I’ll Be In My Trailer: Why I avoid previews

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On my second viewing of Marvel’s Black Panther this week, I ended up running out of the cinema. Not for anything to do with the film but because of a certain trailer before it. Once the first few frames of the Avengers: Infinity War trailer flashed on the screen and a monologue from Samuel L. Jackson rung throughout the theatre, I immediately knew that I needed to avoid it.

Regardless of what you think about the amount of superhero films nowadays, it’s hard to deny the weight on Infinity War’s shoulders – it’s a massive cinematic event incorporating some of my favourite comic book characters who I never thought would crossover (let alone be adapted successfully!) and is a culmination of over ten years of world building. With the amount of hype I have, it may be a surprise to discover that I haven’t seen a single trailer or tv spot for the film and have no intention to see them until after I’ve seen the final product in the theatre.

Every single time a new trailer is released for a highly anticipated film, we all find ourselves clambering to our phones and laptops to see what teases the producers have decided to bestow on us. As we watch these repeatedly along with the inevitable video breakdowns, reactions and theory discussions, our expectations are set for what the movie is going to be like. And this is a good thing…right?

Avoiding trailers is something I’ve been doing for the past year now and due to the promotional schedules of films, I’m only just starting to reap the benefits of doing so. For many, enjoyment of a film is all about fulfilling expectations and modern day trailers carry a lot of responsibility for setting these expectations. Studios must create something with viral potential, showcasing the film’s imagery, tone, premise and so much more all in the space of 120 seconds to help sell the film and secure ticket sales.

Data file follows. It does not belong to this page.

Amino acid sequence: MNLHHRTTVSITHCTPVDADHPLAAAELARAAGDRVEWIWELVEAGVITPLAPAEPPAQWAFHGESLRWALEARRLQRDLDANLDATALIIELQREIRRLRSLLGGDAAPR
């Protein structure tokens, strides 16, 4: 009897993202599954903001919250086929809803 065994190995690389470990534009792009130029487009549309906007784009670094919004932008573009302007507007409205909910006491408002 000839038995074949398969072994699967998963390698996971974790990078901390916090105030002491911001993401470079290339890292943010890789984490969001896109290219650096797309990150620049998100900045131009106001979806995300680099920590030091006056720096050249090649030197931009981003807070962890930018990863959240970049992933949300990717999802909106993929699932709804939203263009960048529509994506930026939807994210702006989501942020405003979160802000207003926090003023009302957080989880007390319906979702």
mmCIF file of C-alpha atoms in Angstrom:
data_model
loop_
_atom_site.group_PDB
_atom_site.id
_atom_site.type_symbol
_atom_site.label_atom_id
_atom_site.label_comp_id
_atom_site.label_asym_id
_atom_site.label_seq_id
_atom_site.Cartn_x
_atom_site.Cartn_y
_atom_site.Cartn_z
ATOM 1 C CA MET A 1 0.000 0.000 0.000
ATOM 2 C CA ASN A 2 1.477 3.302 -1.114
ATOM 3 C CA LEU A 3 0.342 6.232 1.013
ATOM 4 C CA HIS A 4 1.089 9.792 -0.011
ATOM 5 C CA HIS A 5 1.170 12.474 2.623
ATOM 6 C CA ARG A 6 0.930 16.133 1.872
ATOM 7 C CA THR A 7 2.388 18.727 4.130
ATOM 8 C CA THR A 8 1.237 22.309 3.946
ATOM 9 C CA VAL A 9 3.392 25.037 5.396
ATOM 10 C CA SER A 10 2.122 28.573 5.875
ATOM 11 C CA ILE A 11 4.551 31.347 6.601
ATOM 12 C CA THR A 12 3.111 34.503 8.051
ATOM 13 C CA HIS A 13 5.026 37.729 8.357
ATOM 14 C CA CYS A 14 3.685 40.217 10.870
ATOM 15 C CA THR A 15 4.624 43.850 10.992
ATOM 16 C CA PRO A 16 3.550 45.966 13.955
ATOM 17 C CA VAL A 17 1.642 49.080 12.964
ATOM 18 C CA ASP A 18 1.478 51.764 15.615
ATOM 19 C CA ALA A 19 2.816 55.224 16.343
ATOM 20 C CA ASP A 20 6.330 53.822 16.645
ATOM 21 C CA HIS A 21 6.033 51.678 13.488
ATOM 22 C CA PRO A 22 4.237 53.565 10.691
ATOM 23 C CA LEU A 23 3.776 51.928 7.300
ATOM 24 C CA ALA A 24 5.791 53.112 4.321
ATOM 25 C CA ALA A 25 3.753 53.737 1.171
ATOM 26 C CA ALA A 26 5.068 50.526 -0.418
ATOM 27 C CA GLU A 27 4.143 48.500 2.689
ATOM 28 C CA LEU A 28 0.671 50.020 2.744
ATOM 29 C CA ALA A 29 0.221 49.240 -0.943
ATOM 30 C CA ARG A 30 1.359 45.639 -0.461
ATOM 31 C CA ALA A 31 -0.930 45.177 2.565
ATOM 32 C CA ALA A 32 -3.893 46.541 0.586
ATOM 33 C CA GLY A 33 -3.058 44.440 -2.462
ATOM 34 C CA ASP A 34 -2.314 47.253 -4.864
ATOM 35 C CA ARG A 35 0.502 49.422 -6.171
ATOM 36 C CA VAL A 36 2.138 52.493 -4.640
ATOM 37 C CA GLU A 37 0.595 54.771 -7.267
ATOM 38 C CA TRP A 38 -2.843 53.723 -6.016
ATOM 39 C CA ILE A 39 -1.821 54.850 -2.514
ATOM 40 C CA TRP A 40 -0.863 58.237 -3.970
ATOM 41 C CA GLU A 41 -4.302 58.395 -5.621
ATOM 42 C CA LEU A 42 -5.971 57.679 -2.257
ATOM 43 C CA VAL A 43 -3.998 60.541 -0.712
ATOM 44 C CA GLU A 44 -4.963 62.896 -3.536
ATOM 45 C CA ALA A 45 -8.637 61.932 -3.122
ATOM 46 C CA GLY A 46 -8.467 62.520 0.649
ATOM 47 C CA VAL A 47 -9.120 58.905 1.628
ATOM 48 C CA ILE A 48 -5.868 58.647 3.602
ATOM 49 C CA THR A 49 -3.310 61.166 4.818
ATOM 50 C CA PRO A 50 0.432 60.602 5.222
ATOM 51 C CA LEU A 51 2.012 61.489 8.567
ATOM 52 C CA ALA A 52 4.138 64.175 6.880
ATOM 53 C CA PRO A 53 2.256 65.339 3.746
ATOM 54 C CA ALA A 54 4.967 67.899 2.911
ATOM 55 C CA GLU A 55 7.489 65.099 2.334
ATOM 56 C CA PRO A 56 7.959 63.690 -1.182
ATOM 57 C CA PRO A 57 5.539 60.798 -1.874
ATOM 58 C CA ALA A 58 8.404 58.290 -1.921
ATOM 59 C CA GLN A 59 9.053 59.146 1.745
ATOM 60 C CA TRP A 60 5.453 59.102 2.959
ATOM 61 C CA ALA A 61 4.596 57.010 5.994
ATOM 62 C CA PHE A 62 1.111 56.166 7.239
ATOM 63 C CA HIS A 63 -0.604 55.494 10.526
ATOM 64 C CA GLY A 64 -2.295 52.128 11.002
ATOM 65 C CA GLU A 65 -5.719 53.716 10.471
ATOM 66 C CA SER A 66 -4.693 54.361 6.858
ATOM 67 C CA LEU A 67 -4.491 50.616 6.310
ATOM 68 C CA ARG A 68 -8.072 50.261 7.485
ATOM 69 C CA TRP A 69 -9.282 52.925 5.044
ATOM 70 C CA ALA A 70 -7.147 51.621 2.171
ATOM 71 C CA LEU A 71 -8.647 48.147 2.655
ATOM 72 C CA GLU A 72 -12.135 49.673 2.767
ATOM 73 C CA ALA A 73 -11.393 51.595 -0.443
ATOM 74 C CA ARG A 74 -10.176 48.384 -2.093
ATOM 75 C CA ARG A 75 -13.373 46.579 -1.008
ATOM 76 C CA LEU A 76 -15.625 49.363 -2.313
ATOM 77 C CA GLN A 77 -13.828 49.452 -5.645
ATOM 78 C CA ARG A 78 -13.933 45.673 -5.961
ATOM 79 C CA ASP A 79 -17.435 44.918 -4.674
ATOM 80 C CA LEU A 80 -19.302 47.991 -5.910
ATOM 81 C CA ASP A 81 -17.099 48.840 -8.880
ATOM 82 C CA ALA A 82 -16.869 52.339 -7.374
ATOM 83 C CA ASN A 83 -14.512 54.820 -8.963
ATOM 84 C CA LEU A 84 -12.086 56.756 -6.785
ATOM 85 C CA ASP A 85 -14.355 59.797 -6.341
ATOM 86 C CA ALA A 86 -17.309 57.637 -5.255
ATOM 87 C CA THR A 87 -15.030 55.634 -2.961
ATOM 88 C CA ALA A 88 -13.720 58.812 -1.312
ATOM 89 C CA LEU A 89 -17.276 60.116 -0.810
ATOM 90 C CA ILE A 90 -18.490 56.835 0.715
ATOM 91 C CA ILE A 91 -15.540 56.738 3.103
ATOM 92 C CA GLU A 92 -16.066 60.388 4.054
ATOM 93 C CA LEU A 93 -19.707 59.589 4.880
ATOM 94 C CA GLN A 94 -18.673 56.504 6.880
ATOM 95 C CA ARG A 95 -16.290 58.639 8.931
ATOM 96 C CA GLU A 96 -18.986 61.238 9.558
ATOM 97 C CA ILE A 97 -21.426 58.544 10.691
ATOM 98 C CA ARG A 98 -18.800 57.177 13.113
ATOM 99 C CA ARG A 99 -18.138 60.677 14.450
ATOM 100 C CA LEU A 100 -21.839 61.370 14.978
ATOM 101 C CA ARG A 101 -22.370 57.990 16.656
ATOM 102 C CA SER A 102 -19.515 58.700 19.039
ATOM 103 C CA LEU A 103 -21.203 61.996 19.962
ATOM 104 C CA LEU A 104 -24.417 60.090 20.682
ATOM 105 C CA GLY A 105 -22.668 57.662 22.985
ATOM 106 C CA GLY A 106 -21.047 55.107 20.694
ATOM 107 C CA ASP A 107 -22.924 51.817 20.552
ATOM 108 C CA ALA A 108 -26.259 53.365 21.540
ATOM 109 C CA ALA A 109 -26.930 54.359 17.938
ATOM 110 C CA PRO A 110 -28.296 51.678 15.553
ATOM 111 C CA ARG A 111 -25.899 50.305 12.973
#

One of the many reasons why I avoid trailers is to keep the film entertaining for myself. It’s a common belief that trailers give away too much – often providing an abridged version of the movie.  And whilst many directors such as Christopher Nolan and Denis Villeneuve are praised for understanding the art of the trailer and how to effectively tease something, the fact they’re showing non-linear sequences of the film still spoil my experience.

I used to always find myself watching a film and completely breaking from the immersion of the plot, since I knew a big set piece was around the corner or a certain character was going to eventually appear. I began anticipating the moments I saw in the trailer instead of enjoying the film for what it is, at its own pace.

This is the case on a smaller scale too: minor action sequences or lines of dialogue are revealed in the trailer which I’ll be eagerly expecting when I’m seeing it on the big screen. This snatches away the thrill of seeing something for the first time in the appropriate context with the right stakes and pace. The rhythm of an action sequence or performance has already been seen by the audience after it’s been sliced out of the film to promote it, and I won’t appreciate it as much as I’ve already seen it ten times already.